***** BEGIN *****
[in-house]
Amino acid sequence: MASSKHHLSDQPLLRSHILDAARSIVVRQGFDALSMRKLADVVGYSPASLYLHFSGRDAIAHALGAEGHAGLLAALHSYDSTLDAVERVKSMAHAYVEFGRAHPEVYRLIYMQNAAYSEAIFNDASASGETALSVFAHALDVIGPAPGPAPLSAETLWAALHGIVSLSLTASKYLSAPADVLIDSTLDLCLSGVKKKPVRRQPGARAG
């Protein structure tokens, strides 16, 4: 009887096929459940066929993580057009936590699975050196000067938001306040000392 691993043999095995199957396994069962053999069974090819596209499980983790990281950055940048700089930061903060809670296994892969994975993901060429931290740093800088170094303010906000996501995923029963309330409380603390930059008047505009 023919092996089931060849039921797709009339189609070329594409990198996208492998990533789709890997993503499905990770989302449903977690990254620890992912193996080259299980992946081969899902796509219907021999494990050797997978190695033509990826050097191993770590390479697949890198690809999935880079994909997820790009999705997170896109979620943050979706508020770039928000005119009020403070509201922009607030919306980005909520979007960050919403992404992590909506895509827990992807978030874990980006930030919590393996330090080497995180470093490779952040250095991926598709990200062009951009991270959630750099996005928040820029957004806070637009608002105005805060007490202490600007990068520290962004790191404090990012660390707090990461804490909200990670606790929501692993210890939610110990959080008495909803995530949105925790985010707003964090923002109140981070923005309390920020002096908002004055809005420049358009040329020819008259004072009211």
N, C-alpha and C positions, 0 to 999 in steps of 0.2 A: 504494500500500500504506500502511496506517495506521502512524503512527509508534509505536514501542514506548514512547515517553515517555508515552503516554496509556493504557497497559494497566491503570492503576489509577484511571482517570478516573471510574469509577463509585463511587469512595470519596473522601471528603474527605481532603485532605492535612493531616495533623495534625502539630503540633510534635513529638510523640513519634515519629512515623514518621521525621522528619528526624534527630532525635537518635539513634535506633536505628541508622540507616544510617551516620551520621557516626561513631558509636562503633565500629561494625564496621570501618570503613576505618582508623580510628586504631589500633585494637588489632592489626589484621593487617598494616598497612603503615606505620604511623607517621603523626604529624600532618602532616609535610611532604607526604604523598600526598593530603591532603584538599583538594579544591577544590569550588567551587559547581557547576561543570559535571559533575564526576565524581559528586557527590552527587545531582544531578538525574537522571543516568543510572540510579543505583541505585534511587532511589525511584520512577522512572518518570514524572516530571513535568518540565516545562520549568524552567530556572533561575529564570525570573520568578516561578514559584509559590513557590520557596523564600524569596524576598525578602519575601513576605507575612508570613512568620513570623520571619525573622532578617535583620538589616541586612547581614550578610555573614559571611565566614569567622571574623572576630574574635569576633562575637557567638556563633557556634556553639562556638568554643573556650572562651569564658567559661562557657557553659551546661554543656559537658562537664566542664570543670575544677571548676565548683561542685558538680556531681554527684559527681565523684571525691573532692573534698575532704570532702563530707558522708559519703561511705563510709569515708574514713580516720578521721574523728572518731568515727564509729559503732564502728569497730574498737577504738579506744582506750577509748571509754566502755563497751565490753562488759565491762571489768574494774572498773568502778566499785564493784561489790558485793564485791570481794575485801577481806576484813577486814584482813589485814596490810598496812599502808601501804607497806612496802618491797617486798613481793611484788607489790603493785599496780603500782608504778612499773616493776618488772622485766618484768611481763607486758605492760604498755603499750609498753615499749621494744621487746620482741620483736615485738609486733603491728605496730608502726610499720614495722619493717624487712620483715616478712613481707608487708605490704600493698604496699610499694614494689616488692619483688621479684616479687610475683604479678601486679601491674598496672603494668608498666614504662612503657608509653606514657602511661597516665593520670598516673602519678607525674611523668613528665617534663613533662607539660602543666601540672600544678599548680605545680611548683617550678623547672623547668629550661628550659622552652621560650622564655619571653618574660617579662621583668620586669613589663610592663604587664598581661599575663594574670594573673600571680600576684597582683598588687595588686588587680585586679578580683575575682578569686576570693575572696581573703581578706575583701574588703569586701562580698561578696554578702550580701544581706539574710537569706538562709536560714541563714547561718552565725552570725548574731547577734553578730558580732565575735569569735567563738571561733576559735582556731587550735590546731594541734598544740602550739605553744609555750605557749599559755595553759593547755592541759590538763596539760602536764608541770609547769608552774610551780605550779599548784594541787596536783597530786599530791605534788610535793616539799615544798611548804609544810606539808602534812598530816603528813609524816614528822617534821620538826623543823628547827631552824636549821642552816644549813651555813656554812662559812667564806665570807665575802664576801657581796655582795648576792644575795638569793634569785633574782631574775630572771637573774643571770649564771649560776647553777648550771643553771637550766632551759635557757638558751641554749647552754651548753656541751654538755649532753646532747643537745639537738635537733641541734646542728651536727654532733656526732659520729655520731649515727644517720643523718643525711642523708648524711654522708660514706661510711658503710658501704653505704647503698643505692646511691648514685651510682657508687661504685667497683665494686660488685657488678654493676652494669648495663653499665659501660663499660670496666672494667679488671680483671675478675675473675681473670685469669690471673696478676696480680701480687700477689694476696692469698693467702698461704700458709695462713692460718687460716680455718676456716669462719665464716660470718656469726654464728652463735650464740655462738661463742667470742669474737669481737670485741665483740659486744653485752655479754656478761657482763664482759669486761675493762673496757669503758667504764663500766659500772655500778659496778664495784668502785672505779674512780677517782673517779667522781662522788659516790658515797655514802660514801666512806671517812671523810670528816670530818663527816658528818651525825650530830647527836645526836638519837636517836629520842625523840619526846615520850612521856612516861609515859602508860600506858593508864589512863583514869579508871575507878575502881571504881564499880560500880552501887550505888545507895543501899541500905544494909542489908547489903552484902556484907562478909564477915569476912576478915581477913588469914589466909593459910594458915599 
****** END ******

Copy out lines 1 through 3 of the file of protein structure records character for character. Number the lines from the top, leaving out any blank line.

[in-house]
Amino acid sequence: MASSKHHLSDQPLLRSHILDAARSIVVRQGFDALSMRKLADVVGYSPASLYLHFSGRDAIAHALGAEGHAGLLAALHSYDSTLDAVERVKSMAHAYVEFGRAHPEVYRLIYMQNAAYSEAIFNDASASGETALSVFAHALDVIGPAPGPAPLSAETLWAALHGIVSLSLTASKYLSAPADVLIDSTLDLCLSGVKKKPVRRQPGARAG
């Protein structure tokens, strides 16, 4: 009887096929459940066929993580057009936590699975050196000067938001306040000392 691993043999095995199957396994069962053999069974090819596209499980983790990281950055940048700089930061903060809670296994892969994975993901060429931290740093800088170094303010906000996501995923029963309330409380603390930059008047505009 023919092996089931060849039921797709009339189609070329594409990198996208492998990533789709890997993503499905990770989302449903977690990254620890992912193996080259299980992946081969899902796509219907021999494990050797997978190695033509990826050097191993770590390479697949890198690809999935880079994909997820790009999705997170896109979620943050979706508020770039928000005119009020403070509201922009607030919306980005909520979007960050919403992404992590909506895509827990992807978030874990980006930030919590393996330090080497995180470093490779952040250095991926598709990200062009951009991270959630750099996005928040820029957004806070637009608002105005805060007490202490600007990068520290962004790191404090990012660390707090990461804490909200990670606790929501692993210890939610110990959080008495909803995530949105925790985010707003964090923002109140981070923005309390920020002096908002004055809005420049358009040329020819008259004072009211």